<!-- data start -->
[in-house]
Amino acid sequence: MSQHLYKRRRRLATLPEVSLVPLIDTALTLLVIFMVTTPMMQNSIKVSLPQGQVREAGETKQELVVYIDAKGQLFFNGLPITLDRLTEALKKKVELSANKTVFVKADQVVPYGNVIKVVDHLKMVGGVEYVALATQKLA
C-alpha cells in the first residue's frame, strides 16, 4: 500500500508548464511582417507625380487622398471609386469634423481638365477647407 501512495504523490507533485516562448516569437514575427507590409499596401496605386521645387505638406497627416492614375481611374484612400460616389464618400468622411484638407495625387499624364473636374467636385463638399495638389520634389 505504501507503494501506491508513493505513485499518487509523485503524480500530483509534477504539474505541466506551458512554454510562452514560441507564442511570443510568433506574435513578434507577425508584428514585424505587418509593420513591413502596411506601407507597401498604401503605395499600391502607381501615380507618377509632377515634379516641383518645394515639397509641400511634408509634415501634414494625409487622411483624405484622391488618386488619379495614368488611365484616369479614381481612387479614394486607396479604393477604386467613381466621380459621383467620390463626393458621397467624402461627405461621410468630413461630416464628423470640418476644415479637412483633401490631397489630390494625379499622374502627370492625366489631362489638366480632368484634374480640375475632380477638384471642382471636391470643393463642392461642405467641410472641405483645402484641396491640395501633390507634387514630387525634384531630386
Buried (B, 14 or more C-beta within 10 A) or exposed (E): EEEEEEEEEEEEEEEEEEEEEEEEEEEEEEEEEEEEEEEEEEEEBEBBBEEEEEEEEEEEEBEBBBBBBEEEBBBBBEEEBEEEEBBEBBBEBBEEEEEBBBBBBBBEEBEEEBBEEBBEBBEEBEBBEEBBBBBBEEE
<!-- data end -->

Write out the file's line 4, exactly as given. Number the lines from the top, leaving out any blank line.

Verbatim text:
Buried (B, 14 or more C-beta within 10 A) or exposed (E): EEEEEEEEEEEEEEEEEEEEEEEEEEEEEEEEEEEEEEEEEEEEBEBBBEEEEEEEEEEEEBEBBBBBBEEEBBBBBEEEBEEEEBBEBBBEBBEEEEEBBBBBBBBEEBEEEBBEEBBEBBEEBEBBEEBBBBBBEEE